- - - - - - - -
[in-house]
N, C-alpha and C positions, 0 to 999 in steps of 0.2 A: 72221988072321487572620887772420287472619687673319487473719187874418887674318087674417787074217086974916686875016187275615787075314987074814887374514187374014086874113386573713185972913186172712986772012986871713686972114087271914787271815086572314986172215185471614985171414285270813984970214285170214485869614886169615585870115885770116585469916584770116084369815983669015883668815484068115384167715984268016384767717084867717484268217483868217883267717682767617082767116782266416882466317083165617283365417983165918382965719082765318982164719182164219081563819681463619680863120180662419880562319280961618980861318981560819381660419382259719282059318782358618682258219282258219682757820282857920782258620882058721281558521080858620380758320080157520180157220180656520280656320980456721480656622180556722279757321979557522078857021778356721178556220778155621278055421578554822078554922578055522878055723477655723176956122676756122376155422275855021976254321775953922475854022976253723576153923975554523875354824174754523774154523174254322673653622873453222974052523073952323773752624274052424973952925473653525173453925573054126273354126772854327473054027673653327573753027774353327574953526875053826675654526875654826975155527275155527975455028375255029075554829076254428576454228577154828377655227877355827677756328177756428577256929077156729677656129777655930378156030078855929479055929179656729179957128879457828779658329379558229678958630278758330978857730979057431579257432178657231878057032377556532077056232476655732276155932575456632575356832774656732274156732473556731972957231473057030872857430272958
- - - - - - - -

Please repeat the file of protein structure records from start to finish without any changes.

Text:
[in-house]
N, C-alpha and C positions, 0 to 999 in steps of 0.2 A: 72221988072321487572620887772420287472619687673319487473719187874418887674318087674417787074217086974916686875016187275615787075314987074814887374514187374014086874113386573713185972913186172712986772012986871713686972114087271914787271815086572314986172215185471614985171414285270813984970214285170214485869614886169615585870115885770116585469916584770116084369815983669015883668815484068115384167715984268016384767717084867717484268217483868217883267717682767617082767116782266416882466317083165617283365417983165918382965719082765318982164719182164219081563819681463619680863120180662419880562319280961618980861318981560819381660419382259719282059318782358618682258219282258219682757820282857920782258620882058721281558521080858620380758320080157520180157220180656520280656320980456721480656622180556722279757321979557522078857021778356721178556220778155621278055421578554822078554922578055522878055723477655723176956122676756122376155422275855021976254321775953922475854022976253723576153923975554523875354824174754523774154523174254322673653622873453222974052523073952323773752624274052424973952925473653525173453925573054126273354126772854327473054027673653327573753027774353327574953526875053826675654526875654826975155527275155527975455028375255029075554829076254428576454228577154828377655227877355827677756328177756428577256929077156729677656129777655930378156030078855929479055929179656729179957128879457828779658329379558229678958630278758330978857730979057431579257432178657231878057032377556532077056232476655732276155932575456632575356832774656732274156732473556731972957231473057030872857430272958